Look, if you've ever worked in a big organization, you might have a familiar feeling here. They're saying, we're going to move all of our milestones back, but we still promise to meet our drop-dead date.

Skipping a little bit:
... Originally, the revised curriculum on sexual orientation was to be field tested in the Spring 2007 semester and, pending any other further changes, prepared for final approval and implementation for the Fall 2007 semester. In addition, the revised curriculum and video on condom usage were to be field tested the Fall 2006 semester. With the exception of the condom usage materials, which will be delayed by one semester (to Spring 2007), field testing and implementation remains on schedule.

We were told months ago that the condom video had been produced. The citizens committee scheduled a meeting, in May as I recall, to view it. Cancelled. What do you suppose the problem was? Fear of falling twenty stories?

Dr. Lacey presented a new timeline. I won't quote here, but will summarize:
  • Citizens committee review of materials begins August 2006
  • School board primaries in September, general election in November [I added this item: JimK]
  • Present curricula, materials, and teachers' resources to the Board January 10, 2007
  • Field test sexual orientation lessons for Grades 8 and 10 in Spring 2007 (selected schools)
  • Field test condom video for Grade 10 in Spring 2007 (delayed by one semester from the original plan)
  • Present all materials for approval by the Board "no later than" June 2007
  • Implement it all as originally planned in Fall 2007

On June 20 -- the next day -- Dr. Weast sent a memo to the school board, saying "... I want to assure you that ..." and "... I want to commend staff..." and " ... the highest level of quality ..." etc., and attaching Dr. Lacey's timeline. His memo says the new stuff will be presented to the Board on January 9th, which is one day before Dr. Lacey said ... it's probably nothing.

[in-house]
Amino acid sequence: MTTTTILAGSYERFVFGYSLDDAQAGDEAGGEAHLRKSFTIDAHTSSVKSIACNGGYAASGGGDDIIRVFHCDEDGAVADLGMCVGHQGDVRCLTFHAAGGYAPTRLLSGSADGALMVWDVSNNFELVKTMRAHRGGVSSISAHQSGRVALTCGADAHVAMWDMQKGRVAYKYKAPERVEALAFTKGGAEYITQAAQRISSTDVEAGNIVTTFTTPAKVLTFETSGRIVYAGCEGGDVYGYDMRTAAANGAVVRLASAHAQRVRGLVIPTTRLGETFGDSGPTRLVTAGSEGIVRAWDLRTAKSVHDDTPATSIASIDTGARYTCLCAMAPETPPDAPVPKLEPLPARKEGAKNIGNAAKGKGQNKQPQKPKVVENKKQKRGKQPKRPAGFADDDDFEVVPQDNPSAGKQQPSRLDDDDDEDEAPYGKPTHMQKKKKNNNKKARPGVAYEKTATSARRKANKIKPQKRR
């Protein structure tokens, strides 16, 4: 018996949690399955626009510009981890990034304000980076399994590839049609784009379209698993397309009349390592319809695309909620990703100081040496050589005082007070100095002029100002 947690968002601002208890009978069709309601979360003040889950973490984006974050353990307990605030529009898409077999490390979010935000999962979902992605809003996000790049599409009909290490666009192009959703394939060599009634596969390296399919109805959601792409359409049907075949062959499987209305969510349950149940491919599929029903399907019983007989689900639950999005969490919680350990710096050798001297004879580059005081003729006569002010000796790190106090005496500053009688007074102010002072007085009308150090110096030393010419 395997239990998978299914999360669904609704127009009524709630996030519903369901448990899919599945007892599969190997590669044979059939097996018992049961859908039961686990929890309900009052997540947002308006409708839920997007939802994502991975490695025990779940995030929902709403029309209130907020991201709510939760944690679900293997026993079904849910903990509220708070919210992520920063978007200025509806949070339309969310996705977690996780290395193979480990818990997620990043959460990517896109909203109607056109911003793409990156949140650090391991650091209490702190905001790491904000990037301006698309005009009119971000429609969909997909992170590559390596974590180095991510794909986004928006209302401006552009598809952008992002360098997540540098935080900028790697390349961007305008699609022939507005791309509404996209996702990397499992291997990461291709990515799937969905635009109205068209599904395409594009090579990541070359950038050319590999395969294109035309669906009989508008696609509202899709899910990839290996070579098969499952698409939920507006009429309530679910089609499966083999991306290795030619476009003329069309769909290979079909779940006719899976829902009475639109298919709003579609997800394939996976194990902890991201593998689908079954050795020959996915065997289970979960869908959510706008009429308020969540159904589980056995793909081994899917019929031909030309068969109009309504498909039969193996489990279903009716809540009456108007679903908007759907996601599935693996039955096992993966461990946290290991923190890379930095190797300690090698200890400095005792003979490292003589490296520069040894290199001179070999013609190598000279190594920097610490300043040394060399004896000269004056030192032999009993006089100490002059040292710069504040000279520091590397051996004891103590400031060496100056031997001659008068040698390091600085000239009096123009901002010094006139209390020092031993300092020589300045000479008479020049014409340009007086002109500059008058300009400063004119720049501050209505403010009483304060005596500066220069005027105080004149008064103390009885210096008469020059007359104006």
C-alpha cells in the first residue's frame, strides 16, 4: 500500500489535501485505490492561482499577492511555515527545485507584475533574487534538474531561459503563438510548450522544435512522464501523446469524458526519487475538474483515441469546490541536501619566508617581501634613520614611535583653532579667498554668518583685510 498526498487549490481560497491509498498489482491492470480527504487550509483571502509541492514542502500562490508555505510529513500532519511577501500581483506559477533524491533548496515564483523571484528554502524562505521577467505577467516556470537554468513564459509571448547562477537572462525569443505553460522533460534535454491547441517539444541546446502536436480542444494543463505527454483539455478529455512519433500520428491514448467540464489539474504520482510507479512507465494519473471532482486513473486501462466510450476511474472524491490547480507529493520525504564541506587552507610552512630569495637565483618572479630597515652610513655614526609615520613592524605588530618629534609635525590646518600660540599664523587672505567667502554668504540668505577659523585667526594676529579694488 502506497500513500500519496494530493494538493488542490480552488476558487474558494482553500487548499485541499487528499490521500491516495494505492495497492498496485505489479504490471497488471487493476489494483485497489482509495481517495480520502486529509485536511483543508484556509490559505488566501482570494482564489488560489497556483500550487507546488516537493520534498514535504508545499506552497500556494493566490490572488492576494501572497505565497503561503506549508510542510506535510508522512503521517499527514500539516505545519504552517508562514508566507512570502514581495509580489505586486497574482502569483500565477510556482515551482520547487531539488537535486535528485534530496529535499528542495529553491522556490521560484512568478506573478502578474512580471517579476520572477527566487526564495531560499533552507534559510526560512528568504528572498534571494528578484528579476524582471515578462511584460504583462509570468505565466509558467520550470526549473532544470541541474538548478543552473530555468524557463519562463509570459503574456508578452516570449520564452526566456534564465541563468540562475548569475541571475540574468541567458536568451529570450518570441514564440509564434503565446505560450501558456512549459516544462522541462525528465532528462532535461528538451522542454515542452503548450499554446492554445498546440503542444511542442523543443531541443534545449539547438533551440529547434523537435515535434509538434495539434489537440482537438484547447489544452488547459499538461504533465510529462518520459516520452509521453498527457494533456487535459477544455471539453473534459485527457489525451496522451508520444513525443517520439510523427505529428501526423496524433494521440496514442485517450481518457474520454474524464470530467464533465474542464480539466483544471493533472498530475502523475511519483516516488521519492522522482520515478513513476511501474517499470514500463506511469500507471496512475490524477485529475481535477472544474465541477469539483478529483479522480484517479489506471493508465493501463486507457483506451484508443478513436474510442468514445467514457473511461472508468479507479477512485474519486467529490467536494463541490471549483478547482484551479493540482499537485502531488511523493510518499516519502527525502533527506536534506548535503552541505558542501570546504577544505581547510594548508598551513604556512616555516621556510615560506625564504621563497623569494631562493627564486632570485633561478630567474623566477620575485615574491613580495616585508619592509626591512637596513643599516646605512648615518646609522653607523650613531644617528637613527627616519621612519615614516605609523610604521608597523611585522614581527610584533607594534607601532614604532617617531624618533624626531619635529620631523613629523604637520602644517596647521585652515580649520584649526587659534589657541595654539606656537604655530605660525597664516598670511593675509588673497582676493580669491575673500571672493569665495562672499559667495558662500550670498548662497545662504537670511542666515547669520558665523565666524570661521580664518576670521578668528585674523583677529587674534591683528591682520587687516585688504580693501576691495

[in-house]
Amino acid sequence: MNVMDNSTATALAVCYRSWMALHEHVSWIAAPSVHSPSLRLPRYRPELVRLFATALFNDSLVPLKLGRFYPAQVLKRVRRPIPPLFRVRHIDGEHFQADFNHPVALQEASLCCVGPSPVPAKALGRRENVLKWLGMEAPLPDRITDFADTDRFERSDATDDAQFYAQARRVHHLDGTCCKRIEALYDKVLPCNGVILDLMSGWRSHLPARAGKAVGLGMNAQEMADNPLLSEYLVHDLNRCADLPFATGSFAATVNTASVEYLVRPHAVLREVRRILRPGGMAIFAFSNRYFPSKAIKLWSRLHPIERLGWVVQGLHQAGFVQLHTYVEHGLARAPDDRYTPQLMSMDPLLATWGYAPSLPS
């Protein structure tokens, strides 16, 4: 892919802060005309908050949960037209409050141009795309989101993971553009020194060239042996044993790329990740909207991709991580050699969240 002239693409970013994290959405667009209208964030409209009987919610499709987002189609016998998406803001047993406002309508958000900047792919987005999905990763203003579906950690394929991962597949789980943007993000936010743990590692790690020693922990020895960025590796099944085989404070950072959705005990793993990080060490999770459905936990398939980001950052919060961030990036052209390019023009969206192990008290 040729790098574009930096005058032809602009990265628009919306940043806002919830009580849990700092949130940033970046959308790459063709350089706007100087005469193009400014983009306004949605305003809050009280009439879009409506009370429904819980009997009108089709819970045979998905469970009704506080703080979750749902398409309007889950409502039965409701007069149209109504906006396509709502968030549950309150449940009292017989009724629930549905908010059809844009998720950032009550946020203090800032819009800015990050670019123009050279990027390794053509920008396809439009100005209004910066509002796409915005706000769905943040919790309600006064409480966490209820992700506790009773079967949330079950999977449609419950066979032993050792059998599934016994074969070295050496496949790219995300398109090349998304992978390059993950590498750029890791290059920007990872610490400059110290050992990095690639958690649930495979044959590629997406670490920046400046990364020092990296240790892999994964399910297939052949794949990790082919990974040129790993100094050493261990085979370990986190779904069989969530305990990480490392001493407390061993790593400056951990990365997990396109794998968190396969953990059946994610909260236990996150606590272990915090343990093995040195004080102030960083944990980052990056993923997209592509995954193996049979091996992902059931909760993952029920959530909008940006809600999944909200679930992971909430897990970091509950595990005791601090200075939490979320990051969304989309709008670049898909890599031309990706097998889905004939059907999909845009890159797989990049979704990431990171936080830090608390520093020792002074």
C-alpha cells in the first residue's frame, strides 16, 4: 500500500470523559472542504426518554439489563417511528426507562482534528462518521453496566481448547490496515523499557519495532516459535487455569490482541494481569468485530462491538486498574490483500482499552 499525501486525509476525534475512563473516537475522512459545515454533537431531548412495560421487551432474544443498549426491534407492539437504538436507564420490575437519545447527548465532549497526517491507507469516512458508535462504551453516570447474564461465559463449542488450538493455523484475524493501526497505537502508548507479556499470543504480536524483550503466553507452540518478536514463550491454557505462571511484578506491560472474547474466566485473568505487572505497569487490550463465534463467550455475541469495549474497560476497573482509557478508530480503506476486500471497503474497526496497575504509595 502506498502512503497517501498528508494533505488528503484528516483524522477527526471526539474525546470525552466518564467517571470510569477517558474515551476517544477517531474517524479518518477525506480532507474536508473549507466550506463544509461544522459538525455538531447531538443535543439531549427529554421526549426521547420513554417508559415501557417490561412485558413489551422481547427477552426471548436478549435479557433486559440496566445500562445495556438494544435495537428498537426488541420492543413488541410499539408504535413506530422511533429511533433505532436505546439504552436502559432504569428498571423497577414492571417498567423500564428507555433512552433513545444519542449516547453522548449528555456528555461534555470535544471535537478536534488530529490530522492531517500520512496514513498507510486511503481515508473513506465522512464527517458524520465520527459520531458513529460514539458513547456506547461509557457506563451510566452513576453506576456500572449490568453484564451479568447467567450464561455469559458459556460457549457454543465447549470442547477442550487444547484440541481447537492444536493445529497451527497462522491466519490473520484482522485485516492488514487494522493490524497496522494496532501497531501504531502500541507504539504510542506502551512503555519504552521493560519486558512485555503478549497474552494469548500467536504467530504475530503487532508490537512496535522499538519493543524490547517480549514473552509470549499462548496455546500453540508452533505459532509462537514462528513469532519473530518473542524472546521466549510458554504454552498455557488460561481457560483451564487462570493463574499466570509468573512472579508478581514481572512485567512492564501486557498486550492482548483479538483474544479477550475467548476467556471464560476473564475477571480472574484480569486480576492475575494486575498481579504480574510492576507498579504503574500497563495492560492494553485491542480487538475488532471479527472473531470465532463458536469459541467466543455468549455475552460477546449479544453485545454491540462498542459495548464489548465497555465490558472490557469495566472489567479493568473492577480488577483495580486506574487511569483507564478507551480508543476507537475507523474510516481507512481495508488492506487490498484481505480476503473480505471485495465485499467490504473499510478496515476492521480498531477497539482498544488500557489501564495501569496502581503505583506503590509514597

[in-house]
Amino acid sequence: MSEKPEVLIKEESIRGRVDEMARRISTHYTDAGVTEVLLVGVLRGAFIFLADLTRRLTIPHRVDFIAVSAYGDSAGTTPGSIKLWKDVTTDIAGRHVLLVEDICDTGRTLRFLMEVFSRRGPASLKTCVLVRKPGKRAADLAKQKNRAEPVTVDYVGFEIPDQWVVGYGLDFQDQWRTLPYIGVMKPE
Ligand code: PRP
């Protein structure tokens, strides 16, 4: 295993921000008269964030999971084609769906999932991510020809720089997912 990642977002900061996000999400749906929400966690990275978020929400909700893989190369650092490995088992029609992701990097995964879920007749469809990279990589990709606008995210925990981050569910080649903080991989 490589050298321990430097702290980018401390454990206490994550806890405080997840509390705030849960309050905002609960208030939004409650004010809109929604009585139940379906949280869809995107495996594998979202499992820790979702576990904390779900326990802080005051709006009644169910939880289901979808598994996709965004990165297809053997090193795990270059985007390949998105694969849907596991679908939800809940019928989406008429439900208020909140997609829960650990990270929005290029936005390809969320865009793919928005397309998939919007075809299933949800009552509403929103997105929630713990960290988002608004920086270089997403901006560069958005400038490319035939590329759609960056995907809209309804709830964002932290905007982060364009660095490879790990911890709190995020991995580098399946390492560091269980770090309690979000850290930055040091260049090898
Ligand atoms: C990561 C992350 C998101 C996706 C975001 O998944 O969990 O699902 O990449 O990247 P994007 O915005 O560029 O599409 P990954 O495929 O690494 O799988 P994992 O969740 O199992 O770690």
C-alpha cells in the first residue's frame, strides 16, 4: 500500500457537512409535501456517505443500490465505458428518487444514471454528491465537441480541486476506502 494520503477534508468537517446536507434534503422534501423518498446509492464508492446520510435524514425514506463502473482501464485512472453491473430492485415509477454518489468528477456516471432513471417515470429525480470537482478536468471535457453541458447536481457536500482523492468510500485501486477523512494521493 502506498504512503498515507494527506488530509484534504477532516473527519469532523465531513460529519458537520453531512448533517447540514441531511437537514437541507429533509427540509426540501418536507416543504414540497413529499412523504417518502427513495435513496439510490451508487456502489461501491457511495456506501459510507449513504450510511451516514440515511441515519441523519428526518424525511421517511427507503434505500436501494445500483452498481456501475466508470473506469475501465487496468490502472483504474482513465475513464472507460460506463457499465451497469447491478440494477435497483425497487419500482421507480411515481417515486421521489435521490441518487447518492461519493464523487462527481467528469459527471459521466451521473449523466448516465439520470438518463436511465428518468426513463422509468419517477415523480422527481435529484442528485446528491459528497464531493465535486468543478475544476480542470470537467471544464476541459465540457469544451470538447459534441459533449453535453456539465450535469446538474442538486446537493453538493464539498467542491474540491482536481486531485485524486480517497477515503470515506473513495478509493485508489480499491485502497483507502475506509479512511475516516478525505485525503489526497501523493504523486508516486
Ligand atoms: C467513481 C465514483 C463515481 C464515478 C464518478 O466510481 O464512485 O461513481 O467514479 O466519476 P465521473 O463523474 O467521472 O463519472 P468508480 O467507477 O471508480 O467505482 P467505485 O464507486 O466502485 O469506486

I think most of the citizens committee members have had experience working with bureaucracy. Sometimes things can slow down until they just disappear, people forget about them. Sometimes you fight for consensus until everybody gets mad and gives up. But most of the time, if you're not too ambitious in your planning, stuff can actually get done. It is possible that the district is falling behind and will never be able to catch up, but ... hey, come on, this is really just about two 45-minute classes, remember?


Anonymous Anonymous said...

Jim K said, It is possible that the district is falling behind and will never be able to catch up, but ... hey, come on, this is really just about two 45-minute classes, remember?


MCPS actions(or lack of)on this is like watching paint dry.


June 23, 2006 11:47 AM  
Anonymous Anonymous said...

I thought the pediatricians who reviewed the MCPS health education curriculum said it was "inadequate" and so all of it, from K-12, was going to be revised. If so, that's going to take a lot longer to finish than just two 45-minute classes.


June 23, 2006 12:57 PM  
Blogger JimK said...

The memo to Weast from Lacey says "The revisions include new curriculum, materials of instruction, and teacher resources and training materials related to lessons on sexual orientation for Grade 8 and Grade 10 and condom usage for Grade 10."


June 23, 2006 1:01 PM